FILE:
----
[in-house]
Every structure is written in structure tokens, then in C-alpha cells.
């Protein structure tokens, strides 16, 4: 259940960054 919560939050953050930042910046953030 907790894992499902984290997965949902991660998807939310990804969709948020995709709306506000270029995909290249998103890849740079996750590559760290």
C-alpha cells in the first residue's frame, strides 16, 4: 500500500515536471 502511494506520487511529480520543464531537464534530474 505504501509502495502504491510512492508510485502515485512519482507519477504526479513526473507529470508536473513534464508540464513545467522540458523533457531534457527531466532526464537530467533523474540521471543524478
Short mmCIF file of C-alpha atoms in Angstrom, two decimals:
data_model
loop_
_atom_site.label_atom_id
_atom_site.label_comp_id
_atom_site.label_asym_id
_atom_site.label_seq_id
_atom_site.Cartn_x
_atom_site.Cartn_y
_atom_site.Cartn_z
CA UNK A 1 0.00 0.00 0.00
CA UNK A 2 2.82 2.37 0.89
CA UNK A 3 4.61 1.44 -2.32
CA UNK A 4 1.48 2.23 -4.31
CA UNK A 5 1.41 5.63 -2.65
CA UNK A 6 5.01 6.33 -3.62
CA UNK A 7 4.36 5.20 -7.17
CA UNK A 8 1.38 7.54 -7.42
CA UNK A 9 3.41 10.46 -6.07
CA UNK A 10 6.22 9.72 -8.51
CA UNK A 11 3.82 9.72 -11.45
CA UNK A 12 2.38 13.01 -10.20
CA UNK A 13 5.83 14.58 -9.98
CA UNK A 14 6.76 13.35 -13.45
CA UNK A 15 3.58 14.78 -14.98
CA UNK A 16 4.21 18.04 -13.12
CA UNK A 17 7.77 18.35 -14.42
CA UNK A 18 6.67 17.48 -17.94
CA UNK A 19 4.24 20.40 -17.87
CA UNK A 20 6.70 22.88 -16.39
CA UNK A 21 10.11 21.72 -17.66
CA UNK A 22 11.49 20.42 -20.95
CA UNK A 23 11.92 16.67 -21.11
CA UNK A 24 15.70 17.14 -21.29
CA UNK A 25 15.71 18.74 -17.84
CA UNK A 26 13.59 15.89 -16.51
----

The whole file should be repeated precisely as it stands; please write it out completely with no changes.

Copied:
[in-house]
Every structure is written in structure tokens, then in C-alpha cells.
């Protein structure tokens, strides 16, 4: 259940960054 919560939050953050930042910046953030 907790894992499902984290997965949902991660998807939310990804969709948020995709709306506000270029995909290249998103890849740079996750590559760290």
C-alpha cells in the first residue's frame, strides 16, 4: 500500500515536471 502511494506520487511529480520543464531537464534530474 505504501509502495502504491510512492508510485502515485512519482507519477504526479513526473507529470508536473513534464508540464513545467522540458523533457531534457527531466532526464537530467533523474540521471543524478
Short mmCIF file of C-alpha atoms in Angstrom, two decimals:
data_model
loop_
_atom_site.label_atom_id
_atom_site.label_comp_id
_atom_site.label_asym_id
_atom_site.label_seq_id
_atom_site.Cartn_x
_atom_site.Cartn_y
_atom_site.Cartn_z
CA UNK A 1 0.00 0.00 0.00
CA UNK A 2 2.82 2.37 0.89
CA UNK A 3 4.61 1.44 -2.32
CA UNK A 4 1.48 2.23 -4.31
CA UNK A 5 1.41 5.63 -2.65
CA UNK A 6 5.01 6.33 -3.62
CA UNK A 7 4.36 5.20 -7.17
CA UNK A 8 1.38 7.54 -7.42
CA UNK A 9 3.41 10.46 -6.07
CA UNK A 10 6.22 9.72 -8.51
CA UNK A 11 3.82 9.72 -11.45
CA UNK A 12 2.38 13.01 -10.20
CA UNK A 13 5.83 14.58 -9.98
CA UNK A 14 6.76 13.35 -13.45
CA UNK A 15 3.58 14.78 -14.98
CA UNK A 16 4.21 18.04 -13.12
CA UNK A 17 7.77 18.35 -14.42
CA UNK A 18 6.67 17.48 -17.94
CA UNK A 19 4.24 20.40 -17.87
CA UNK A 20 6.70 22.88 -16.39
CA UNK A 21 10.11 21.72 -17.66
CA UNK A 22 11.49 20.42 -20.95
CA UNK A 23 11.92 16.67 -21.11
CA UNK A 24 15.70 17.14 -21.29
CA UNK A 25 15.71 18.74 -17.84
CA UNK A 26 13.59 15.89 -16.51